A model of deep GP-patient relationships. Deep GP-patient relationships intertwine professional dimensions with ‘that other element’ of human connection and are permeated by trust. They are fostered by GPs going ‘above and beyond’ expectations, particularly in times of patient difficulty

Theme one: ‘professional’

GPs and patients described GP-patient relationships as ‘professional’ (GP1-2, GP5, P11-13). This term denoted clinical knowledge and rigour, and upholding standards of good practice and presentation. GPs also discussed ‘putting the patient first’.

Collaborative clinical rigour

Patients reported that GPs’ clinical competence was a key priority. They appreciated clinical knowledge and a thorough approach.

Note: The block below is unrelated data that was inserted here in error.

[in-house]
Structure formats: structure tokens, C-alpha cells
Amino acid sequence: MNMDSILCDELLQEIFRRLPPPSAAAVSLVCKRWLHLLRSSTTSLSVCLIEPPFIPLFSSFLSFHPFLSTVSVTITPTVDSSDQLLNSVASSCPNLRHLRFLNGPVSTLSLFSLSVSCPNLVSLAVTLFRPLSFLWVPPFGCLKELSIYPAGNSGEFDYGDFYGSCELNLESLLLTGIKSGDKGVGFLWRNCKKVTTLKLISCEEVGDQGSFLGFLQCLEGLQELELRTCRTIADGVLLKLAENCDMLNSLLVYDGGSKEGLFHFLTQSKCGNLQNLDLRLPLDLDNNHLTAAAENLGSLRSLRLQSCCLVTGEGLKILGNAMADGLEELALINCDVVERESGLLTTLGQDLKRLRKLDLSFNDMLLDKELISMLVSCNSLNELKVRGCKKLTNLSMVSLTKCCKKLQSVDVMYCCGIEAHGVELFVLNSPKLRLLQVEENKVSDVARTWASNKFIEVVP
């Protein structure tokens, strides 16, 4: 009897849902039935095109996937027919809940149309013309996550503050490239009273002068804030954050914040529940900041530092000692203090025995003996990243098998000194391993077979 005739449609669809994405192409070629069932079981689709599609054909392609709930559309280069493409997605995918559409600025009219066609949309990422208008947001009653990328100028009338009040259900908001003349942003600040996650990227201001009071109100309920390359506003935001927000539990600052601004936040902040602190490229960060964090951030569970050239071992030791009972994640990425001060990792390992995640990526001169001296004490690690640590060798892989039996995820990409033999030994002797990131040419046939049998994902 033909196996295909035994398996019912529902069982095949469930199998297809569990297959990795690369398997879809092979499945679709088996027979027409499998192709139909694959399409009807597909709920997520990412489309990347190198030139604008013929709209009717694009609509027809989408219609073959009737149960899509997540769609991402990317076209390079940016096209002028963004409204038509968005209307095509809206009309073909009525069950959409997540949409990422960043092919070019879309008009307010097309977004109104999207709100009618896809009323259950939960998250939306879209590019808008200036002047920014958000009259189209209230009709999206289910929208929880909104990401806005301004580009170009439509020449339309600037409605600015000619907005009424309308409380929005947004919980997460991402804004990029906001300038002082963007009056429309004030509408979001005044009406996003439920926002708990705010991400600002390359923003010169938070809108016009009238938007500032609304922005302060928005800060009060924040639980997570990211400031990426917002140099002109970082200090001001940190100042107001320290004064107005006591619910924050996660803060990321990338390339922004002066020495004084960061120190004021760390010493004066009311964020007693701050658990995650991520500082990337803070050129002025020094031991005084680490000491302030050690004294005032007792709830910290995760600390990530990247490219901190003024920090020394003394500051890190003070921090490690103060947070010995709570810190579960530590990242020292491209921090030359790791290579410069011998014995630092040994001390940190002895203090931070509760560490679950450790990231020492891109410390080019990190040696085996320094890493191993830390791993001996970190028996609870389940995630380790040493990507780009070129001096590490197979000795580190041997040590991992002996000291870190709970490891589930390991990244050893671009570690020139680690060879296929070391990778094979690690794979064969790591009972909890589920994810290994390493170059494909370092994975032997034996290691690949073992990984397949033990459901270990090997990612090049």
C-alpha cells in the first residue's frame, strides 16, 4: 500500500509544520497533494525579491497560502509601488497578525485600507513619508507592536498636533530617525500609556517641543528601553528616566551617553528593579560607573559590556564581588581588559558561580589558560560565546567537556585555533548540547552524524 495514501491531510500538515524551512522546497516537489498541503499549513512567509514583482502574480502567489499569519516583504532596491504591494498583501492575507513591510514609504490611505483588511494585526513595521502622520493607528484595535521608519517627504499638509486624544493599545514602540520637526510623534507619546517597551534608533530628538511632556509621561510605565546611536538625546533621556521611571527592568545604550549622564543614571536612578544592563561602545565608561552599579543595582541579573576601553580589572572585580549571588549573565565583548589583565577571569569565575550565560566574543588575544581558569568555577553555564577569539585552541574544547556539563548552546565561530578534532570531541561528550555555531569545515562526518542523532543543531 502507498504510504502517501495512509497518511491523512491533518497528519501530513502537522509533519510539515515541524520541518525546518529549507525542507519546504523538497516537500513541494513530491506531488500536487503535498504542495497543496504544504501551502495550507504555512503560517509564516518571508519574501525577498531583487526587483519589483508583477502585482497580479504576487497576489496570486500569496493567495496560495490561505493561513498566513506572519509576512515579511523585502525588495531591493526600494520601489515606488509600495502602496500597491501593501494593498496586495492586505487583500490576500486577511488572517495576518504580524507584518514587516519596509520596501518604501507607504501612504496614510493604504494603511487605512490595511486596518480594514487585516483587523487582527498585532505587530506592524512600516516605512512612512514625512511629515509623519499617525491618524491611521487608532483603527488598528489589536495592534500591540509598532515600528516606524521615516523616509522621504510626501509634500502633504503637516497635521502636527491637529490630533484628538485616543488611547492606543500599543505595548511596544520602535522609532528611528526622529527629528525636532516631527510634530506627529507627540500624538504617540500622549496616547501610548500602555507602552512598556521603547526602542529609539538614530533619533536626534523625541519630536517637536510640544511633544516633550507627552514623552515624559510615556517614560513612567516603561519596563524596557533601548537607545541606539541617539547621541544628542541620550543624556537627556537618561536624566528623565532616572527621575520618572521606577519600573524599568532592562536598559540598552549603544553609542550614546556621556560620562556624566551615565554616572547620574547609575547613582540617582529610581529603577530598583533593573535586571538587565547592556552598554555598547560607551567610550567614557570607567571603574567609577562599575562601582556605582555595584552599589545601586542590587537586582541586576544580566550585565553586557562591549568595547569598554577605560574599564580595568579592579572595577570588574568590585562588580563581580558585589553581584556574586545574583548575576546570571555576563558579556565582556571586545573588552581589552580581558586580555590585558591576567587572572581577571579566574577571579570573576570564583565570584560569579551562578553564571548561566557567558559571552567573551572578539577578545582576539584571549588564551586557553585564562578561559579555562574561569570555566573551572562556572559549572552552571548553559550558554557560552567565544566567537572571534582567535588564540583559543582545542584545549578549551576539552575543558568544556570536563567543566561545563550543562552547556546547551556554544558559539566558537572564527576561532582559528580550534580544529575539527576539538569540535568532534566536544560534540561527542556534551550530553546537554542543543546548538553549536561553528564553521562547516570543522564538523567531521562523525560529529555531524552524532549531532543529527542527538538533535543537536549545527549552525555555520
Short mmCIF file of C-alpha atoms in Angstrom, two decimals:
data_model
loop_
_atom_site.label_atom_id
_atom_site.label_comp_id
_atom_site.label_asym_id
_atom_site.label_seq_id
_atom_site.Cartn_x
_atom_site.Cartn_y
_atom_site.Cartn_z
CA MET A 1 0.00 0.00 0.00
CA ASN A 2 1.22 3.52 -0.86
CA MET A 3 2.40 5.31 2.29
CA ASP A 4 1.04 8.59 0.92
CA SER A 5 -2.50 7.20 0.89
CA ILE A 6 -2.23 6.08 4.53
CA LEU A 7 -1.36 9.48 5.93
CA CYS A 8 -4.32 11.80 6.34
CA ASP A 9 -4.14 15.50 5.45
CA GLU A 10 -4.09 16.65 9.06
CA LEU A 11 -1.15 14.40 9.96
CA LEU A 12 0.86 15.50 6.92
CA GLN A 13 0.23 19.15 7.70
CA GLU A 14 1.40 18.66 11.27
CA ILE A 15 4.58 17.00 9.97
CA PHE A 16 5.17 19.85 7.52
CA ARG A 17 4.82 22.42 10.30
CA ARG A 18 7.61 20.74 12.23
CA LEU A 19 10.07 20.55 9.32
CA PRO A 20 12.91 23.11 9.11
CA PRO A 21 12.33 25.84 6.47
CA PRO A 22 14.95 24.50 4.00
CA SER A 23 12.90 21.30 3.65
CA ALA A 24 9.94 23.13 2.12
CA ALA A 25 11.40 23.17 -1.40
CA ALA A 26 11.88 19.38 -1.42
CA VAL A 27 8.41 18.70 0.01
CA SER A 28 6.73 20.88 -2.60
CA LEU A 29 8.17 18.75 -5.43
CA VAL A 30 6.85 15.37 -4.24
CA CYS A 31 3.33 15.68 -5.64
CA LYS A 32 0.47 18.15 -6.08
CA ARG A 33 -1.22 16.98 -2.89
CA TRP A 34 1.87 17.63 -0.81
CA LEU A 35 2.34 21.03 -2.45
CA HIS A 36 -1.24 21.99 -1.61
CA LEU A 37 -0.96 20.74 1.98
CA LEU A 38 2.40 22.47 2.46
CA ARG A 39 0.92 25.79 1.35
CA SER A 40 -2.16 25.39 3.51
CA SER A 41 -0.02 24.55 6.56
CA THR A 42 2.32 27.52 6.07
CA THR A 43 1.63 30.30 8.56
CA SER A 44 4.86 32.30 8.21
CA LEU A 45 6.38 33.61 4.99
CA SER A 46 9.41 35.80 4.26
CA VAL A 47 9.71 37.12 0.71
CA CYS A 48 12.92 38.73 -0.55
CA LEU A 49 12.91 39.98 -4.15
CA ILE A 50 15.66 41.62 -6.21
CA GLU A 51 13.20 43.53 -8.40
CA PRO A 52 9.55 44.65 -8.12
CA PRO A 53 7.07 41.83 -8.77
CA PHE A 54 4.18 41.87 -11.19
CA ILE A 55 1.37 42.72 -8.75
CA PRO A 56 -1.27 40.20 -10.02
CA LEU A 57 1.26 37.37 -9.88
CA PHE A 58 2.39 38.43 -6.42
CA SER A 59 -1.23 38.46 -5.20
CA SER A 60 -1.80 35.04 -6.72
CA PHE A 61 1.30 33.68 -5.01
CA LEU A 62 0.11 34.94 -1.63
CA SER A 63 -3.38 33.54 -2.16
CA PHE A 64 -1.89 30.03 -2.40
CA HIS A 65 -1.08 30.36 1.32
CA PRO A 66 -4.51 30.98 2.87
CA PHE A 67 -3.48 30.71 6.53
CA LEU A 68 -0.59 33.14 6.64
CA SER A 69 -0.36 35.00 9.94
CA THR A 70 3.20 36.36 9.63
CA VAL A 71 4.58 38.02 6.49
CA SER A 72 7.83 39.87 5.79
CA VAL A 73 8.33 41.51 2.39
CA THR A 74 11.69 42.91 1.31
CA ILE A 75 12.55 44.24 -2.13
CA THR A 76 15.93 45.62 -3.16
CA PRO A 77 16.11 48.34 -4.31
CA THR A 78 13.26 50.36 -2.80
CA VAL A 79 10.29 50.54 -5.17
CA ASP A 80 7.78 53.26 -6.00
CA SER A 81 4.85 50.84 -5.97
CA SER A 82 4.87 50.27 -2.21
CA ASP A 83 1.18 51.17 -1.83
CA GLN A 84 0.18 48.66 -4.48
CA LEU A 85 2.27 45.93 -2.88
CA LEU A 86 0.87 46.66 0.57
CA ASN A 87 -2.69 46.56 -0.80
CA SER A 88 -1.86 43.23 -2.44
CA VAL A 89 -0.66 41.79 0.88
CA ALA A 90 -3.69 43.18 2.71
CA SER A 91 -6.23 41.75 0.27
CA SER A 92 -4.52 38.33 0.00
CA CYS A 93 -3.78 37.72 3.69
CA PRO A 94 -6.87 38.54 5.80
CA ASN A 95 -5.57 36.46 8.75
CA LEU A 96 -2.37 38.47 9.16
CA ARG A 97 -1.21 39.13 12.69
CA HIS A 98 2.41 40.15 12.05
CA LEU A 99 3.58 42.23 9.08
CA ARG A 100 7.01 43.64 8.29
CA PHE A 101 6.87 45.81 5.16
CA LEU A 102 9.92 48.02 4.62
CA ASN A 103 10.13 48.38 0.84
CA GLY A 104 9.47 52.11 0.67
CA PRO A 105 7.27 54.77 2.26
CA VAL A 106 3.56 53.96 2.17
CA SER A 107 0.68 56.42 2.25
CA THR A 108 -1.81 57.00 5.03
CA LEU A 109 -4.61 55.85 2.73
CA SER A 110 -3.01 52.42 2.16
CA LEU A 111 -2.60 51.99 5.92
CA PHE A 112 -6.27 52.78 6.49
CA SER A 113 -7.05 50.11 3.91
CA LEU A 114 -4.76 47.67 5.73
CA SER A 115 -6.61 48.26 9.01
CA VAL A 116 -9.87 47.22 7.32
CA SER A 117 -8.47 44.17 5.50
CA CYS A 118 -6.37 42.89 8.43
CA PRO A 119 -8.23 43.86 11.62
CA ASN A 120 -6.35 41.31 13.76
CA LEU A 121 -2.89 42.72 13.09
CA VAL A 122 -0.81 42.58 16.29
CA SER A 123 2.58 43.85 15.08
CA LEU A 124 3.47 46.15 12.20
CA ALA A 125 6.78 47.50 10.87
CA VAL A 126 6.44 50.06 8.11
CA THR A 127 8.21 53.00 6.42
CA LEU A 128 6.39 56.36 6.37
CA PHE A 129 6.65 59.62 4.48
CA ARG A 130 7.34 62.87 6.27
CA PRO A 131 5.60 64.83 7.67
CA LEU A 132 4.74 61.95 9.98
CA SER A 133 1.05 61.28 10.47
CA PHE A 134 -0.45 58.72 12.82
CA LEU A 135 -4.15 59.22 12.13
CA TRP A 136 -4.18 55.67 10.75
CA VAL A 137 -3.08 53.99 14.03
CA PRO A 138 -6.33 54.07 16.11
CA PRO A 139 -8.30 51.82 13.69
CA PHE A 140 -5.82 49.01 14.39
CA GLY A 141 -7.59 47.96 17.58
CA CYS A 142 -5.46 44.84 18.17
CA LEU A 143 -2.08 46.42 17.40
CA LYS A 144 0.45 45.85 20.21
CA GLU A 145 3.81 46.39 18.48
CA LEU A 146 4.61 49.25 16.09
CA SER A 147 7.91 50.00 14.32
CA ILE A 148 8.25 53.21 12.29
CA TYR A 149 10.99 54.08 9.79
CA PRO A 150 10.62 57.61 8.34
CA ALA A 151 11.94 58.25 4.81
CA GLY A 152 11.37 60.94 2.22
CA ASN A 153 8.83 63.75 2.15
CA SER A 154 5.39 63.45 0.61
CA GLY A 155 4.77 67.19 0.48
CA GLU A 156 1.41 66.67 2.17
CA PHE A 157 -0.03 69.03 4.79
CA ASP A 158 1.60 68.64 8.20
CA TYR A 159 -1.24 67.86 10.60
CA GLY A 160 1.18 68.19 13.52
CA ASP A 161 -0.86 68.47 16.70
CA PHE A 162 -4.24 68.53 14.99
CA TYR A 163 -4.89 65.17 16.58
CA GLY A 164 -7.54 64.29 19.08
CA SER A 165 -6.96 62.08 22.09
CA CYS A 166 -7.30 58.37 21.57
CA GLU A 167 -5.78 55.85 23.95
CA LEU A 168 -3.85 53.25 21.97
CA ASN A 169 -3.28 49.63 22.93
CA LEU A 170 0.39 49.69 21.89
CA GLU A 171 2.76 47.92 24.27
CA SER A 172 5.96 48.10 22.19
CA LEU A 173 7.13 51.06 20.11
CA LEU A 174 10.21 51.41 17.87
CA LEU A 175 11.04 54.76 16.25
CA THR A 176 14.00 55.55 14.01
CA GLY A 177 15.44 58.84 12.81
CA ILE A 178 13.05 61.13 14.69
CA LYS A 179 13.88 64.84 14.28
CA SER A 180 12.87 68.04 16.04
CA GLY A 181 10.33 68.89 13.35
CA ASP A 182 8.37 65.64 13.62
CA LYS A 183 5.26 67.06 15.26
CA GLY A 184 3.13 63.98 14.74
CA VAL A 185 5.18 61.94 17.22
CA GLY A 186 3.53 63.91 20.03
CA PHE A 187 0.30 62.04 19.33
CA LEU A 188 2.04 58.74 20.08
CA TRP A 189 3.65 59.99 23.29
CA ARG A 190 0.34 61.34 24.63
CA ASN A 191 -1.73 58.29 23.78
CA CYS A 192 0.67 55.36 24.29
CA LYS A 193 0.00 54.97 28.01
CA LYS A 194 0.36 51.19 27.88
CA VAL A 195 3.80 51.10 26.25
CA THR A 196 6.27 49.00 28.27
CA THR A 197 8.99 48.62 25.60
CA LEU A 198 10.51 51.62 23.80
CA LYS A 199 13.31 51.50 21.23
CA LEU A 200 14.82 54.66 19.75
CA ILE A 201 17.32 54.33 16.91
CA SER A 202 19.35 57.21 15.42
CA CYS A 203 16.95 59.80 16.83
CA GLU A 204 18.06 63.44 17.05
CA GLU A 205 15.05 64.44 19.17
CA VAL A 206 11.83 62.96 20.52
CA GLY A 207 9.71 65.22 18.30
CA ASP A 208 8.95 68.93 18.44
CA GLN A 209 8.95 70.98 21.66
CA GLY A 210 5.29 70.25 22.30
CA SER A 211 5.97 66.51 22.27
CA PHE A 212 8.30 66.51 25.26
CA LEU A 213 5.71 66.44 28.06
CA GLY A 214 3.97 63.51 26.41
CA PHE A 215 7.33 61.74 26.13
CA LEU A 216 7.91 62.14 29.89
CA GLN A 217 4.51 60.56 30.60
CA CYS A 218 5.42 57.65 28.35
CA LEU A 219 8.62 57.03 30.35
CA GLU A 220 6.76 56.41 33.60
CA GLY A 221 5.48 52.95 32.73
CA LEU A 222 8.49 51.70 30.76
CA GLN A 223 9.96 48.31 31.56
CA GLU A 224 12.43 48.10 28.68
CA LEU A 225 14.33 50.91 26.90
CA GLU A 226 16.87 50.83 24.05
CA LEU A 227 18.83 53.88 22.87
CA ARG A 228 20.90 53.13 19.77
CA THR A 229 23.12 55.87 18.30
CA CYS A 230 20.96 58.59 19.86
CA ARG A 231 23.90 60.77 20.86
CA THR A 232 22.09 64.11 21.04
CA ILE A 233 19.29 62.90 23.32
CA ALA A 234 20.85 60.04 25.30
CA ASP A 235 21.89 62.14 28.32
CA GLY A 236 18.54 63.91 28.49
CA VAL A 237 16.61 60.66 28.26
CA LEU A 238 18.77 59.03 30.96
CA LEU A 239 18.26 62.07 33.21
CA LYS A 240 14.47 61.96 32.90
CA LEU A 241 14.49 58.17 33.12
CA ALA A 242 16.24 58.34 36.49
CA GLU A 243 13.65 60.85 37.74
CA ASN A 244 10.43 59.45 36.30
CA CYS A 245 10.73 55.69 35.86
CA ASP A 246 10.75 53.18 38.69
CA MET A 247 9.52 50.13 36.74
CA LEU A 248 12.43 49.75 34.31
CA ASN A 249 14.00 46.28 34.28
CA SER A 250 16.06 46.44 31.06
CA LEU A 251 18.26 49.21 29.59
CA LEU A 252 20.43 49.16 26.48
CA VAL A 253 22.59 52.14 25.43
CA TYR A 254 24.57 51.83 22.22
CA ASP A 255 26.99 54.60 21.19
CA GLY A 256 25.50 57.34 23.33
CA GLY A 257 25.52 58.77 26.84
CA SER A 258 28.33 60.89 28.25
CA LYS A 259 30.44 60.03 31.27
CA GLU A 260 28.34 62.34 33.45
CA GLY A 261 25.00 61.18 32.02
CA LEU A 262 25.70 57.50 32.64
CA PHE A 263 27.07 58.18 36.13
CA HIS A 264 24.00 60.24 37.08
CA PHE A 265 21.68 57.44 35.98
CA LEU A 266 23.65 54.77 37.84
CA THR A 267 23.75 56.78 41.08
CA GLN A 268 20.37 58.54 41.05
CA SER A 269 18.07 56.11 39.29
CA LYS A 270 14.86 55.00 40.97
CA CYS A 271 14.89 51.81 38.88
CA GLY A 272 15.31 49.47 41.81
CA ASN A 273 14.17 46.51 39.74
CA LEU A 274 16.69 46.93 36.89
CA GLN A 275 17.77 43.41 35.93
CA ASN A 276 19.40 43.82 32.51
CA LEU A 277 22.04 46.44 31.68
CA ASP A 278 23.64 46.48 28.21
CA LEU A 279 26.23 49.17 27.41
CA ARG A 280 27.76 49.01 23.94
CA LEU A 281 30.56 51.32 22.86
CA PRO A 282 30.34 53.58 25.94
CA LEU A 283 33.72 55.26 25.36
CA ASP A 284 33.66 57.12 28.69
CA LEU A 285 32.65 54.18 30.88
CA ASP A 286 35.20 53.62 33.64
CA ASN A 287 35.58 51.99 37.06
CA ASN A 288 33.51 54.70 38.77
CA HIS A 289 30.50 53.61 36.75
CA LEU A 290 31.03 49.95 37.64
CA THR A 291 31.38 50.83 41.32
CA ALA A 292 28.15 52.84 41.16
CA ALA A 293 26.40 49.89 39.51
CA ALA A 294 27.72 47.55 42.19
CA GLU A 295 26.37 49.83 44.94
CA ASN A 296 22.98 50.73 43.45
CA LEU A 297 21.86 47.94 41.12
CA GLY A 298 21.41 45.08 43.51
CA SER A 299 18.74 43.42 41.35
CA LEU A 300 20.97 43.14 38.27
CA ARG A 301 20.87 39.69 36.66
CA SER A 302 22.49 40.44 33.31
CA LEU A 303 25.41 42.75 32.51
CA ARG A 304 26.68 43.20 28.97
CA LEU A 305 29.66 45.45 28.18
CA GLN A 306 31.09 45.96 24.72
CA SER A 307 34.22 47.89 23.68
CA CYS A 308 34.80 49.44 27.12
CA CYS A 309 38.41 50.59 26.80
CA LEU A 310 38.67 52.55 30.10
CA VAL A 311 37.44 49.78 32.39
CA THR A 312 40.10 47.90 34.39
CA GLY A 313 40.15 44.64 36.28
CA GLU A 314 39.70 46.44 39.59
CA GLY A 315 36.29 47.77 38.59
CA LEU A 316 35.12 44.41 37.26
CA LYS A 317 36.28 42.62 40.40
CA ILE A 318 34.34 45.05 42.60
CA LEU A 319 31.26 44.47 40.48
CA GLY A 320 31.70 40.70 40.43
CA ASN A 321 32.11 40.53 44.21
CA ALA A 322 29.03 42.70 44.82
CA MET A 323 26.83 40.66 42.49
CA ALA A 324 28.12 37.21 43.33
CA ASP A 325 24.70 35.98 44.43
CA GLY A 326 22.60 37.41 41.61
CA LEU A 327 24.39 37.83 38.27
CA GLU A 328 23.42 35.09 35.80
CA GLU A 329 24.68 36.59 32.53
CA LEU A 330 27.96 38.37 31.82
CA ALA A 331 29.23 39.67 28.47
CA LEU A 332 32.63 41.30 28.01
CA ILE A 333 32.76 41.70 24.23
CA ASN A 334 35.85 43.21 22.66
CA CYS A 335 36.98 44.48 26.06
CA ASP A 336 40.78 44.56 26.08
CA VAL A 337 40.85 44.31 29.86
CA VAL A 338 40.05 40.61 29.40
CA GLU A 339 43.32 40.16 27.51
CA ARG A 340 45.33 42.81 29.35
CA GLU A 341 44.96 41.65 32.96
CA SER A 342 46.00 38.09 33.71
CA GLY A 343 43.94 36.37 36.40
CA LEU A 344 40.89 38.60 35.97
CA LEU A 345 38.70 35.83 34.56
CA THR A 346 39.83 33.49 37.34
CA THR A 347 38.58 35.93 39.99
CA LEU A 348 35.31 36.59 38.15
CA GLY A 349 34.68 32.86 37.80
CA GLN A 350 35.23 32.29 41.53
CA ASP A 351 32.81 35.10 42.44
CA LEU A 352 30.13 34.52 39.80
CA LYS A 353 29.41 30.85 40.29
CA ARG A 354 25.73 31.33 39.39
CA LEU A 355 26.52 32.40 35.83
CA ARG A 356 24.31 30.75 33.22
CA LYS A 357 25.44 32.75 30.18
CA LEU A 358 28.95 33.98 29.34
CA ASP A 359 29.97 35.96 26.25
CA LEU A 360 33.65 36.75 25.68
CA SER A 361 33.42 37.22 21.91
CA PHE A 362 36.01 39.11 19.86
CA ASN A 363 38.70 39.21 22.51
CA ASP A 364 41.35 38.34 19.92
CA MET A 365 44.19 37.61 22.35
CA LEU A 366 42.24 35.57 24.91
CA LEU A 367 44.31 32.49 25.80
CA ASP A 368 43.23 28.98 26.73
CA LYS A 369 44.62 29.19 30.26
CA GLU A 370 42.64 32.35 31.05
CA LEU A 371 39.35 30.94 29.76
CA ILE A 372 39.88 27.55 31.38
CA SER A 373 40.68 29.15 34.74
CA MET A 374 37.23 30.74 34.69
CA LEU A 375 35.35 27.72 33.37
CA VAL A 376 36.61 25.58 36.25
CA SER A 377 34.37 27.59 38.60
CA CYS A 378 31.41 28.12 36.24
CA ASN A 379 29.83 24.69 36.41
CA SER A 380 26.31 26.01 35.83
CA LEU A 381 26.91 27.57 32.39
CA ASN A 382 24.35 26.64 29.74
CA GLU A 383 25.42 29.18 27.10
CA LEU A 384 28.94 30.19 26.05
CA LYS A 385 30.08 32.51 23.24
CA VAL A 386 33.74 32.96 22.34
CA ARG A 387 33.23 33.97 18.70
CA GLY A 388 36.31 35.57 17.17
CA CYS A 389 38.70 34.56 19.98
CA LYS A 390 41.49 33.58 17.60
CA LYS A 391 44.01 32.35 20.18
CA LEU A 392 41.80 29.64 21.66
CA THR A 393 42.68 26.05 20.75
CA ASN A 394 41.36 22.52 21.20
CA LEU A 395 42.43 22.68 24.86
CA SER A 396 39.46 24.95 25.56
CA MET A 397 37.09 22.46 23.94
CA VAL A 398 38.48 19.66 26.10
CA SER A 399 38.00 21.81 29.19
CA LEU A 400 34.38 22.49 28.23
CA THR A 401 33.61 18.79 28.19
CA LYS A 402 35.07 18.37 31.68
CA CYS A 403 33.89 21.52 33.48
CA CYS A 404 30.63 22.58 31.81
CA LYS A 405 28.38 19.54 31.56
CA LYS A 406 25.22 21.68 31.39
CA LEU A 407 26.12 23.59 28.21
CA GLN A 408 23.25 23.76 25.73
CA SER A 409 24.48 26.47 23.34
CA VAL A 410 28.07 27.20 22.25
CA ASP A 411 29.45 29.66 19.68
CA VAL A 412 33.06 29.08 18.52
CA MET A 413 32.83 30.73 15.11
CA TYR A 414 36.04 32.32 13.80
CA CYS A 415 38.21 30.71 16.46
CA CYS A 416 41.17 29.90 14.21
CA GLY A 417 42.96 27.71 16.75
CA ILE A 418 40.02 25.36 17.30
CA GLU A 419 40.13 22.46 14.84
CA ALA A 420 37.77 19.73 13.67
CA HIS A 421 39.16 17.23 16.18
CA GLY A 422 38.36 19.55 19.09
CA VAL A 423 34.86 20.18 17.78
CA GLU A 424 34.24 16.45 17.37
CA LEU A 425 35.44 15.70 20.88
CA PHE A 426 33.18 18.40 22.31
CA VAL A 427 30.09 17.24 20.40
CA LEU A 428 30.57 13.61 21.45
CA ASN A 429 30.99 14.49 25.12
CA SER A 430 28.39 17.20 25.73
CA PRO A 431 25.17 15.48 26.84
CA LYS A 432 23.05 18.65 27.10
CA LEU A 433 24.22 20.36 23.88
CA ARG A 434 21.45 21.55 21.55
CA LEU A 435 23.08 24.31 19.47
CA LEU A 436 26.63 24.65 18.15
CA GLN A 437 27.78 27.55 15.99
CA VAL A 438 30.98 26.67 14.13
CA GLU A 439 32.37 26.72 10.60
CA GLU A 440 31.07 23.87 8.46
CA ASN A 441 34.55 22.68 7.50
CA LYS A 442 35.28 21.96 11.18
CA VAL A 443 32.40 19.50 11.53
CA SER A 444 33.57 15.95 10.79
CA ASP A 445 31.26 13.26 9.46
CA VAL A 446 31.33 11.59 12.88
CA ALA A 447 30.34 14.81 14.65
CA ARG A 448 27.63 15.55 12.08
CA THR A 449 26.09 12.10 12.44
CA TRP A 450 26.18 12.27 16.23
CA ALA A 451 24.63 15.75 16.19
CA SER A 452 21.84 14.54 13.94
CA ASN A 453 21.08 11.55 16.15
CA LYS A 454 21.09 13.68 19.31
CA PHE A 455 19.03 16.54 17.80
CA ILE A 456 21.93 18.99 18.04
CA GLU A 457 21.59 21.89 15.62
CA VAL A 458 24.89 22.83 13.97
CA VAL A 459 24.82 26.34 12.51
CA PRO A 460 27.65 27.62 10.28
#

One patient commented

‘…the way [GP] looks at it is much more of a holistic…picture than I have seen from some GPs in the past who…are happy to…prescribe…tablets and send you on your way’ (P6).

However, GPs commented that not all patients sought this thorough approach:

‘I’m very thorough, or long winded, depends on how you feel…not every single patient will like my style…’ (GP1).

Patients commented that their GP was ‘knowledgeable’ (P4, P5). Both GPs and patients were aware of a knowledge differential:

‘I have a medical degree and medical knowledge, and most of my patients do not’ (GP3); ‘I’m not qualified to have a difference of opinion with [GP name]…I’m afraid I put my complete trust in him’ (P9).

However, patients were often also aware of GPs’ fallibility, and most played an active role in their own healthcare decisions. Several GPs deliberately facilitated this:

‘…you’ve both got a problem to solve, so you work at the problem together and find a solution’ (GP5).

They sought to minimise the doctor-patient power imbalance: